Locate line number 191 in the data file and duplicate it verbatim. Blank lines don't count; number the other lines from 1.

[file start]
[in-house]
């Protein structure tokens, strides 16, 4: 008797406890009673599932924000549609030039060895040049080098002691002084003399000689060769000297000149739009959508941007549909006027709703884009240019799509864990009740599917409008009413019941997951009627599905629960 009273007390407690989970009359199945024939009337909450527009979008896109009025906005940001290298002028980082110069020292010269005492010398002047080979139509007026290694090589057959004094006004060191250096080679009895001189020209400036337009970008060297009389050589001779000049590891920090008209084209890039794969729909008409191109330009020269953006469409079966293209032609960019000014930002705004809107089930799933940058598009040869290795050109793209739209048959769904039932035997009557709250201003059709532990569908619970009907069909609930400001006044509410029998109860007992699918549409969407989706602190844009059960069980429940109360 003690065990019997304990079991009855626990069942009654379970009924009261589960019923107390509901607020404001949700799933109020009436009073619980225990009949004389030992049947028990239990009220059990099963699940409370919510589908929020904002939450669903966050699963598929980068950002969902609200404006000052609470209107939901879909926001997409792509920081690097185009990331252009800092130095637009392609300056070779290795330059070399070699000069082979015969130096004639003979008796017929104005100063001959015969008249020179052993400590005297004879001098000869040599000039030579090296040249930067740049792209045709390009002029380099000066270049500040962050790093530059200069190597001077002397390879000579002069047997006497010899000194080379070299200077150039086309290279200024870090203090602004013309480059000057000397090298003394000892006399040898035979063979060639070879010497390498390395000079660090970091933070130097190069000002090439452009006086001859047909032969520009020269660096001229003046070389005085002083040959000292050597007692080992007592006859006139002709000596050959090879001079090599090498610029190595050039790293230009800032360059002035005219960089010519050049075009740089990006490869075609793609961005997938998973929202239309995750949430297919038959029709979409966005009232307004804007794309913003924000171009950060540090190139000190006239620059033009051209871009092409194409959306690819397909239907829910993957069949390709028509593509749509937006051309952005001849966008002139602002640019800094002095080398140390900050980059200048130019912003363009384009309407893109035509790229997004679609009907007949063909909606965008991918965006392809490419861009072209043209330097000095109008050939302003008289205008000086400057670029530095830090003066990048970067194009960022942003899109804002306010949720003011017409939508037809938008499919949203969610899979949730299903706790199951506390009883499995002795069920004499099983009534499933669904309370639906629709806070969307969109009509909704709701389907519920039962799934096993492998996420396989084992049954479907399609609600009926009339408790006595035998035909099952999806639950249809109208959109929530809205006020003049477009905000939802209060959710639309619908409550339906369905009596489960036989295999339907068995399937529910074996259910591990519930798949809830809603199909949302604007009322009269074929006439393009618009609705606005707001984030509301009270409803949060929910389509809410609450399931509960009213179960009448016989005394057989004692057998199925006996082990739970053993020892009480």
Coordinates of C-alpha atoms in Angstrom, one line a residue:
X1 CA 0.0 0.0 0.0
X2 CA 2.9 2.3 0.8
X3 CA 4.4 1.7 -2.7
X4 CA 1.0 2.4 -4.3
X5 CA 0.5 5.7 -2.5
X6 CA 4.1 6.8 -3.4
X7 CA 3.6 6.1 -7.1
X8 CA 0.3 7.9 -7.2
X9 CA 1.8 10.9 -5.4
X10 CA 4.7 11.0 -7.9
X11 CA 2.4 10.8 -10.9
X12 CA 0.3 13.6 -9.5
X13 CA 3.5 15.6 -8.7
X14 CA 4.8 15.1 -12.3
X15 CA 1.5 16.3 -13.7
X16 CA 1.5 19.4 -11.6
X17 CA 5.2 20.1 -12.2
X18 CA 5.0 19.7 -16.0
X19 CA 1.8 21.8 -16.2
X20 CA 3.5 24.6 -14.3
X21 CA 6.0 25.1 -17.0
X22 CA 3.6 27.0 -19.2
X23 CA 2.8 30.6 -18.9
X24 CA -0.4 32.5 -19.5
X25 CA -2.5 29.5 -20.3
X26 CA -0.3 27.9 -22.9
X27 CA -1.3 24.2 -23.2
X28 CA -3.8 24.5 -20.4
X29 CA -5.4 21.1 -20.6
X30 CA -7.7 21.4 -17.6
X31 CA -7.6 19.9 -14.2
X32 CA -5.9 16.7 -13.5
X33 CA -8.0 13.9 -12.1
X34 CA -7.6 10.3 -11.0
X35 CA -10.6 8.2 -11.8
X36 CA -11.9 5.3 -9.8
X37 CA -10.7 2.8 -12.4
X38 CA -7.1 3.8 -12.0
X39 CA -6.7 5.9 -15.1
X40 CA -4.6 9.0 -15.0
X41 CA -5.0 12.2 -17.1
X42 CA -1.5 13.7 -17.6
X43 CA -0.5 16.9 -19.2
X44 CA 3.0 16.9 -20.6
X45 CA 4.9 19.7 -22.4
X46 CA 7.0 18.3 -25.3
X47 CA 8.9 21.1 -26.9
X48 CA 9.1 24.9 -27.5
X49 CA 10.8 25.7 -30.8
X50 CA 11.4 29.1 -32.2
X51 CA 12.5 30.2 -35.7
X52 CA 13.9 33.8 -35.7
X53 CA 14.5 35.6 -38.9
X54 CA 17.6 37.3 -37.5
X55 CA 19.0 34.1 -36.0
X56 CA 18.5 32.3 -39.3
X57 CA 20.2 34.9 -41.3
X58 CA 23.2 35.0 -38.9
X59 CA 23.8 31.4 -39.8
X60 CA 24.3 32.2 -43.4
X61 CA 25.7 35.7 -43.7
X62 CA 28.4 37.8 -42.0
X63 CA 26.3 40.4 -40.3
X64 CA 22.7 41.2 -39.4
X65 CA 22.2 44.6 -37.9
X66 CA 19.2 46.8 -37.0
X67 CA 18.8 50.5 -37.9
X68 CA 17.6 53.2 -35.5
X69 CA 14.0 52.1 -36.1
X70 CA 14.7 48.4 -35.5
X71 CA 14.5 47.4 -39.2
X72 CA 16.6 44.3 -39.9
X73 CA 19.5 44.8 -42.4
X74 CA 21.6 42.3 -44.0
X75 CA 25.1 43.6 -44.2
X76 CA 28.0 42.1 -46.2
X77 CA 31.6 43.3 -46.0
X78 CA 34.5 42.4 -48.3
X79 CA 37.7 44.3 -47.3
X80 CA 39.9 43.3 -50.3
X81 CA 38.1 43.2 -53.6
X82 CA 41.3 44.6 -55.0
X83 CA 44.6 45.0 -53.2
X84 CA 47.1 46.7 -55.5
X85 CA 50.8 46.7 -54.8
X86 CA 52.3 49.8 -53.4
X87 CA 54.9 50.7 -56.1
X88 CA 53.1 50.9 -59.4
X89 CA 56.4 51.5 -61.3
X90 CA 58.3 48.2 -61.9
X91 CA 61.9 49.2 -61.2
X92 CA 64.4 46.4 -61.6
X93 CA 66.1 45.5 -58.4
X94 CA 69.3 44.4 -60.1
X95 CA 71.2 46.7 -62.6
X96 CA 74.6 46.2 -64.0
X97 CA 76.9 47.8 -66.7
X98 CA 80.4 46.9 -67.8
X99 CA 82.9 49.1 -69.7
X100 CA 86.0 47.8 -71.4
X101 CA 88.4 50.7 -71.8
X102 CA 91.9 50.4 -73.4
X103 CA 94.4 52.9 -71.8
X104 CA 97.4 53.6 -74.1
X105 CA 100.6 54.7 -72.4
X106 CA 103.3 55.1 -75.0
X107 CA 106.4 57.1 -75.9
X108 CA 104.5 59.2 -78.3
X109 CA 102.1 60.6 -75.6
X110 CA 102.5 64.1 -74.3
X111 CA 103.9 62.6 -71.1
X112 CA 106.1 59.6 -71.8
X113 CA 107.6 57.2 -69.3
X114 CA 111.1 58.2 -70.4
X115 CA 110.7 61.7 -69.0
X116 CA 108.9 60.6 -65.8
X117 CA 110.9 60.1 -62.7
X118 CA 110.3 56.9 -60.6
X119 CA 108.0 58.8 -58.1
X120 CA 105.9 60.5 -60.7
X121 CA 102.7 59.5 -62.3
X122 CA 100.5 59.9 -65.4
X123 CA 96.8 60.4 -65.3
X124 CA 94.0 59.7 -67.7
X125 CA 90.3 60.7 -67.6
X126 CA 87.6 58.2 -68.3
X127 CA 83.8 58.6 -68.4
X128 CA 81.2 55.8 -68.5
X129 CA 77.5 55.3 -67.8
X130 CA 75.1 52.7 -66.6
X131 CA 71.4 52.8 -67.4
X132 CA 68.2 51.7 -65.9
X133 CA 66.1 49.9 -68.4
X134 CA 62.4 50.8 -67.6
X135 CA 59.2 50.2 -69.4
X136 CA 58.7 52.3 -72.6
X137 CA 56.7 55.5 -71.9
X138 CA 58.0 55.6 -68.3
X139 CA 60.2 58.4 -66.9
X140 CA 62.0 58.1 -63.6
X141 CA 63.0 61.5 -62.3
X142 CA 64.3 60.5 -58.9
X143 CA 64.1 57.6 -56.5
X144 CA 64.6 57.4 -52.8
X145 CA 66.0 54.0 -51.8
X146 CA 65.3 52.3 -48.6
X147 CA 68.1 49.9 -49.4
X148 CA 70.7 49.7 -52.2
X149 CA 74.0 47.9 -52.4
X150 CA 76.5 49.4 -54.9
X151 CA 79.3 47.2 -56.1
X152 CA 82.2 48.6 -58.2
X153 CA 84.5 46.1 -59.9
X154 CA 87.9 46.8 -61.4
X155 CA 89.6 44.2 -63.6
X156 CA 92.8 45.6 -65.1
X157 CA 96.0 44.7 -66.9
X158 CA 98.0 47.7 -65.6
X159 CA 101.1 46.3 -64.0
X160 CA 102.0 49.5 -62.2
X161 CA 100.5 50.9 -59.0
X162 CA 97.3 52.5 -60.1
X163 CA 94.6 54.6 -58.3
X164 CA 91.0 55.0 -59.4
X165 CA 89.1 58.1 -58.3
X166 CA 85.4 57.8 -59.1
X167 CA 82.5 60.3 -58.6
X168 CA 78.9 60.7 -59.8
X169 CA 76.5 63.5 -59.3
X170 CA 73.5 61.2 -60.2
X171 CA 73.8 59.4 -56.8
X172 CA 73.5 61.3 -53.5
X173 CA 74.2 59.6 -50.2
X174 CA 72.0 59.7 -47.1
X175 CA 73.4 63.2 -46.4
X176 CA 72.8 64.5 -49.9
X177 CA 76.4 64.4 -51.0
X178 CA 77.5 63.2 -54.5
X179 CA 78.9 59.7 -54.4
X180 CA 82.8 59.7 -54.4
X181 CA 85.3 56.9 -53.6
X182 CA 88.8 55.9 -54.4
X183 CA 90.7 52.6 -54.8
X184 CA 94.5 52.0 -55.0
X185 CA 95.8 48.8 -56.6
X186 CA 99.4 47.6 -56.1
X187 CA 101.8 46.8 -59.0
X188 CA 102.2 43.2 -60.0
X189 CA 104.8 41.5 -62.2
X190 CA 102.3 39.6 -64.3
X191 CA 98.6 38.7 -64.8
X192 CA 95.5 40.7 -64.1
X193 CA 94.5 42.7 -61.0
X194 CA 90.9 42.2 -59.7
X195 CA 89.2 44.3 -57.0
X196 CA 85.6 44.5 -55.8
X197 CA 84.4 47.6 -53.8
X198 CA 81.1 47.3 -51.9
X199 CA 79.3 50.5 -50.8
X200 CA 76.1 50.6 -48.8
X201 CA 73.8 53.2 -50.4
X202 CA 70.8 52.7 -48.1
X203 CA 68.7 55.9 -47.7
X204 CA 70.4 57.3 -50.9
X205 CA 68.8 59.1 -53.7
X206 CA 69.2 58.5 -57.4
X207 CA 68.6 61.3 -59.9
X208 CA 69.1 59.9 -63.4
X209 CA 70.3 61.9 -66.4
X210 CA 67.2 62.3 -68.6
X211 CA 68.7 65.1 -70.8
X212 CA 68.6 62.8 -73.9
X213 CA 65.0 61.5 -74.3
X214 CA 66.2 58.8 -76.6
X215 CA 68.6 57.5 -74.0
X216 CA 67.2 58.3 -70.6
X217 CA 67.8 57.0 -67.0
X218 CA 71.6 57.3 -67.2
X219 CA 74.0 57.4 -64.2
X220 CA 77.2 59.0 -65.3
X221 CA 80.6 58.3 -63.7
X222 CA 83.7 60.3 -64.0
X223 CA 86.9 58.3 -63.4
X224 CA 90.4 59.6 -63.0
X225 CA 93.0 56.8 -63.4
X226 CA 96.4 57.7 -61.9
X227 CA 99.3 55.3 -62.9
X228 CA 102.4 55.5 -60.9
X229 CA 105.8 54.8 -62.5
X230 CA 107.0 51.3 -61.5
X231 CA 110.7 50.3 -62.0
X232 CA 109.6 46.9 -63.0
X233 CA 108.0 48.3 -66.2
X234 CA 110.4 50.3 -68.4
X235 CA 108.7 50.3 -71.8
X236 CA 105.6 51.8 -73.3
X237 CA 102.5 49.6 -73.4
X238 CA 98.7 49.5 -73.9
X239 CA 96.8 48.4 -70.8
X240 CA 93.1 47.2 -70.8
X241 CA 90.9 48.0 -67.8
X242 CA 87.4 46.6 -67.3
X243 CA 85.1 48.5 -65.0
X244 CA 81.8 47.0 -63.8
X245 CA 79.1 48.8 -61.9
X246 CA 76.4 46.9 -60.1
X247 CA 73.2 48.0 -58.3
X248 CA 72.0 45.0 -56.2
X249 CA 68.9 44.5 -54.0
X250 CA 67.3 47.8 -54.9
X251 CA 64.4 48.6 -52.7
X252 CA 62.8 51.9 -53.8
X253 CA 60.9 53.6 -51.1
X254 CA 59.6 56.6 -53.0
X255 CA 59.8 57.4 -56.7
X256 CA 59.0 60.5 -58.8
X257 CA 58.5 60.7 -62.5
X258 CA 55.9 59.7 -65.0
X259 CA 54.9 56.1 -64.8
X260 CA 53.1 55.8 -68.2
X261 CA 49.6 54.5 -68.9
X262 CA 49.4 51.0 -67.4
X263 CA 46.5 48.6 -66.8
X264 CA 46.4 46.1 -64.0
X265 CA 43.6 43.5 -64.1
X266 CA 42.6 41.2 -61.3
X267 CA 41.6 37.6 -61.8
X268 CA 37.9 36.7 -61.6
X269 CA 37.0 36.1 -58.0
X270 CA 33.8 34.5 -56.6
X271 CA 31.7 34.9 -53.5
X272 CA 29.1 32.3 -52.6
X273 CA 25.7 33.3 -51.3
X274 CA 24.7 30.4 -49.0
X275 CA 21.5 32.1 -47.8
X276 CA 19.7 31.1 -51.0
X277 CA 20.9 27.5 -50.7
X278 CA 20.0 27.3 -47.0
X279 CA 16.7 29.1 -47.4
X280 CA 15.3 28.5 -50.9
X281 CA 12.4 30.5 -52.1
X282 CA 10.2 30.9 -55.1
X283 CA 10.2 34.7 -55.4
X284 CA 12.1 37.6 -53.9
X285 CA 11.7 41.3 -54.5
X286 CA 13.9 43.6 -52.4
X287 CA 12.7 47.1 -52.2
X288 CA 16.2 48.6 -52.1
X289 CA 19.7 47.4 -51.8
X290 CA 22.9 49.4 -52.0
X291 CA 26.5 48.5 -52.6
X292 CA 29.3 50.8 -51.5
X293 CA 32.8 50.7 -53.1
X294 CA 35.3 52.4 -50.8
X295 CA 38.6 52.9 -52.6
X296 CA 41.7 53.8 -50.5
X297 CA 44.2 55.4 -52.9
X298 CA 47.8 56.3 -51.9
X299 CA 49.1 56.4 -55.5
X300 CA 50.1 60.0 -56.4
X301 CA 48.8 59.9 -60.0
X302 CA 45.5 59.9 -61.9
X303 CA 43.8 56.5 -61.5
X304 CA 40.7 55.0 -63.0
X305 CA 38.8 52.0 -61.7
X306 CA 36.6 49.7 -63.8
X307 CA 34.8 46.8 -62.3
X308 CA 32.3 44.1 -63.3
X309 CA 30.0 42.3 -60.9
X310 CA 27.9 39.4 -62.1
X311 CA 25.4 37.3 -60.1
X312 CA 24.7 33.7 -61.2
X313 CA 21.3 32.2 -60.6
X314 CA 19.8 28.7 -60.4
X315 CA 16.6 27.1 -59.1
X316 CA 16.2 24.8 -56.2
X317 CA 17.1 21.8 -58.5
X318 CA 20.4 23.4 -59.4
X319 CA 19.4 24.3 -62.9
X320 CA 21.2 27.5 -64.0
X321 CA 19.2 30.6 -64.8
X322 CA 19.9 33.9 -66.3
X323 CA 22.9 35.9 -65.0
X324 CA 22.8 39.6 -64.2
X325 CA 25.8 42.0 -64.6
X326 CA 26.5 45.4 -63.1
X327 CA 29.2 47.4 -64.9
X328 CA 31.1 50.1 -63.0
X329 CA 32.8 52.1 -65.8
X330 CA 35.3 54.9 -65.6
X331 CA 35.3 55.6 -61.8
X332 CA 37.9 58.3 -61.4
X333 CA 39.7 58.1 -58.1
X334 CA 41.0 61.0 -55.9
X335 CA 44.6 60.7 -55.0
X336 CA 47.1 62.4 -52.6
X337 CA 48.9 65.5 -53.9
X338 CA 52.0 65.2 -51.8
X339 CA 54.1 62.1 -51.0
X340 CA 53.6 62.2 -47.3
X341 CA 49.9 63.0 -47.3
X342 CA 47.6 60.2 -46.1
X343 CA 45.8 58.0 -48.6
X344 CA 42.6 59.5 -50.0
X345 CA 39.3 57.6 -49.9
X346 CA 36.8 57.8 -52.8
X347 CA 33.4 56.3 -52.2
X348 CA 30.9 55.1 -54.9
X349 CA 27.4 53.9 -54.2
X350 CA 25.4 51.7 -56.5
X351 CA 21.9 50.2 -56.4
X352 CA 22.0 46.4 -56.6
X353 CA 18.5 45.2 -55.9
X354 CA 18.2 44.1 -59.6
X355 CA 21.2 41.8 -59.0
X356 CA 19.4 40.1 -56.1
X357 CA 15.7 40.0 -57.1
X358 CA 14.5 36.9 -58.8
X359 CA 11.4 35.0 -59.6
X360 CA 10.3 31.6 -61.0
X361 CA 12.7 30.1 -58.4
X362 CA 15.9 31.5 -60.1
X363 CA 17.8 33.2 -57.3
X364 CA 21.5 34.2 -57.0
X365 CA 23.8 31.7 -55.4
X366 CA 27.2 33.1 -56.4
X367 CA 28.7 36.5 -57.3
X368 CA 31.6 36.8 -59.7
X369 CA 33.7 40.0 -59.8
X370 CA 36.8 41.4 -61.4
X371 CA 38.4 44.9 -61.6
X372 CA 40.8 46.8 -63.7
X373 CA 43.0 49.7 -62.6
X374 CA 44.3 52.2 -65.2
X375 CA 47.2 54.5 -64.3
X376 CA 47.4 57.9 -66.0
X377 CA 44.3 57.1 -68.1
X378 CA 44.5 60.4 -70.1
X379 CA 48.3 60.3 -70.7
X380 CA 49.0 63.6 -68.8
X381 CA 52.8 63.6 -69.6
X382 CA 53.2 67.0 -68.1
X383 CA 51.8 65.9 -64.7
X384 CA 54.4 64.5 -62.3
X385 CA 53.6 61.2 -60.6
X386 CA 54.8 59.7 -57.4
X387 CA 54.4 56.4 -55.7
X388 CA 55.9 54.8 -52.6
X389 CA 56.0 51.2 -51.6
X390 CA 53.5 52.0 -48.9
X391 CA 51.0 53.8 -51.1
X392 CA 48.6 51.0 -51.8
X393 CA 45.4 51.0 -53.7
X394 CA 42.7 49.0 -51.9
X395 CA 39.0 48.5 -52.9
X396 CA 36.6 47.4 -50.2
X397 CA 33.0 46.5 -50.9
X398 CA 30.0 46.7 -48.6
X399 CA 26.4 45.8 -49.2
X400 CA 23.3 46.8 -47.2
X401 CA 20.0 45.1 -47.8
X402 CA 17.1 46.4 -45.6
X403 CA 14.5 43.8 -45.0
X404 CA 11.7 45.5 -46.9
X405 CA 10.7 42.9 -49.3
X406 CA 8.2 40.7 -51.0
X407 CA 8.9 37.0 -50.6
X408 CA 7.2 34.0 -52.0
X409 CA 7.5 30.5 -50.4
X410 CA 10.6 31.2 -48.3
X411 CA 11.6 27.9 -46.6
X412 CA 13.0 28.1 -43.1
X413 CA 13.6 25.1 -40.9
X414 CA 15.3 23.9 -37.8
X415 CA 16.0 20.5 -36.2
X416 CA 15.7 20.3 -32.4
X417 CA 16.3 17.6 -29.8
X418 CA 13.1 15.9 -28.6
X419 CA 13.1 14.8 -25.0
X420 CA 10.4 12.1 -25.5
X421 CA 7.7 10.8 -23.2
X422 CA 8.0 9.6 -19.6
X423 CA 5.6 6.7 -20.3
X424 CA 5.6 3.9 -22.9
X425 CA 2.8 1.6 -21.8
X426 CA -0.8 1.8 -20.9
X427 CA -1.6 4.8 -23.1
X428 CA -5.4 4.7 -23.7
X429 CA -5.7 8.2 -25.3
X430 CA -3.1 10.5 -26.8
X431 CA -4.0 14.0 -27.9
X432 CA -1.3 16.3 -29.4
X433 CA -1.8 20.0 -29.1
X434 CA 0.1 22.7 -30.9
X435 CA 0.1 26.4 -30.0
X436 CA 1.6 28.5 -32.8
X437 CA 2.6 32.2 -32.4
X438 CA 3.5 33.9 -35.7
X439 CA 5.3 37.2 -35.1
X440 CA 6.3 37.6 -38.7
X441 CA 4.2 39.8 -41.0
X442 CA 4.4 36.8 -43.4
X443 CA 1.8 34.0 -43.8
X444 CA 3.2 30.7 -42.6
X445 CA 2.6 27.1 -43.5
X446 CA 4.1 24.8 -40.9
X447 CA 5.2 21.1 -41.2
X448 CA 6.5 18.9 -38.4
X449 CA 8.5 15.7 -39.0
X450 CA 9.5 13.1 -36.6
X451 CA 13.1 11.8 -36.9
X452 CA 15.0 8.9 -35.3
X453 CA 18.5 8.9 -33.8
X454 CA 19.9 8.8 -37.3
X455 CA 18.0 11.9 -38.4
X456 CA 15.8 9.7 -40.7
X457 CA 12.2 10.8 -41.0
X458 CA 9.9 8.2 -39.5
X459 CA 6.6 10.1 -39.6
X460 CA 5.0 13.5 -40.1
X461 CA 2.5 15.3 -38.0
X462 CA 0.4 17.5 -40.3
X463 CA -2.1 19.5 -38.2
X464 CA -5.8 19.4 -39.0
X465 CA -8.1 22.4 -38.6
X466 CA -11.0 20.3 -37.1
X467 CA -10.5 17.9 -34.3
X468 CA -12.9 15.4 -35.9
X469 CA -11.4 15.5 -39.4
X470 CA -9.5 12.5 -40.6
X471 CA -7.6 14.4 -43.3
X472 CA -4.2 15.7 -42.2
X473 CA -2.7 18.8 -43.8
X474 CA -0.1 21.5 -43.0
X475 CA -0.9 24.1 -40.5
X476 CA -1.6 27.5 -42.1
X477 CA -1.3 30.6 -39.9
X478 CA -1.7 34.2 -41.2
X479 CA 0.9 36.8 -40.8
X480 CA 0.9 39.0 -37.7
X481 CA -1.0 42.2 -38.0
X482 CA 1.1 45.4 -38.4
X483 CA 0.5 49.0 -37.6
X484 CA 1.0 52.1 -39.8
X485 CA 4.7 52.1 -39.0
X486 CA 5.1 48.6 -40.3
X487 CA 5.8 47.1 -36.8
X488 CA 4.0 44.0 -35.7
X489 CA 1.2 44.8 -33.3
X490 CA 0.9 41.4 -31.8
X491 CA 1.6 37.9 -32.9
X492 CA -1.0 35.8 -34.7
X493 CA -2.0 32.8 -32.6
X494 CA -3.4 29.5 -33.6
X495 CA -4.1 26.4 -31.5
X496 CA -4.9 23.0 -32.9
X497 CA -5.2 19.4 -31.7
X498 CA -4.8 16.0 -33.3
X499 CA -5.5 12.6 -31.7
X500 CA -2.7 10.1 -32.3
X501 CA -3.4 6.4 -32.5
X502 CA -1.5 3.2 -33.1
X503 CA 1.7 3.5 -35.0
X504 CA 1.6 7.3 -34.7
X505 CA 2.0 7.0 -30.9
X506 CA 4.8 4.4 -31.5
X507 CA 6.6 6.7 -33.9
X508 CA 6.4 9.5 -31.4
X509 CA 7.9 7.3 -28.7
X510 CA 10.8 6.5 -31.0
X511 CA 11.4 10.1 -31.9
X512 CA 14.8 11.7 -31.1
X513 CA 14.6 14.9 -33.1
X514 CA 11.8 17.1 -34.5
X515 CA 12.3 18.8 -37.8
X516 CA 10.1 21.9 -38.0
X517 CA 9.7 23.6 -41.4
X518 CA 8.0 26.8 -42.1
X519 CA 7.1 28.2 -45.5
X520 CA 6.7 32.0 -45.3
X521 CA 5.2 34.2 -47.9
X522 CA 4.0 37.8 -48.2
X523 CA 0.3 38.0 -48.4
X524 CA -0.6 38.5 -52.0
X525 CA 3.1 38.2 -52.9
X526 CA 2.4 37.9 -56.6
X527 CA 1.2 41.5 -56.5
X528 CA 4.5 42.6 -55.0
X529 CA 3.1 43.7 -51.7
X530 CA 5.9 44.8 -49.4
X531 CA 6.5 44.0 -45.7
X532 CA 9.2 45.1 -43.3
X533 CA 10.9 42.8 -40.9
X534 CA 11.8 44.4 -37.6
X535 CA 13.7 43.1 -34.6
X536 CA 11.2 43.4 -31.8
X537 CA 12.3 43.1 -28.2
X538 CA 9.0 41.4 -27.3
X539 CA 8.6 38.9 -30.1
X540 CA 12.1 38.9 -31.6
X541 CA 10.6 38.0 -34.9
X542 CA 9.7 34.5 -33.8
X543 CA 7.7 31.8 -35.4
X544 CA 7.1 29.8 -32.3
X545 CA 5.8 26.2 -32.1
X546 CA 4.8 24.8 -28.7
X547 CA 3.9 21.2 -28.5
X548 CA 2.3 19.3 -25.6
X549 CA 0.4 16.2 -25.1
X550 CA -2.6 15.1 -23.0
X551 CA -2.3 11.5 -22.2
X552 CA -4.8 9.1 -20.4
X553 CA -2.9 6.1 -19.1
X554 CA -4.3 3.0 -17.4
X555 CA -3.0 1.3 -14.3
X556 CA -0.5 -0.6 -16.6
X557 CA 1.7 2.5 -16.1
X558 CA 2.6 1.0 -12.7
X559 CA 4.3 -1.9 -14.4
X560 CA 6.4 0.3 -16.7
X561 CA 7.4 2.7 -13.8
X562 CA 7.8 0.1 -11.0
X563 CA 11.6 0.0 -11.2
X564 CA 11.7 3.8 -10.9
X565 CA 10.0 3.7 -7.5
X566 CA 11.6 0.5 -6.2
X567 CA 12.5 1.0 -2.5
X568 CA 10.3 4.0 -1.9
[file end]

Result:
X188 CA 102.2 43.2 -60.0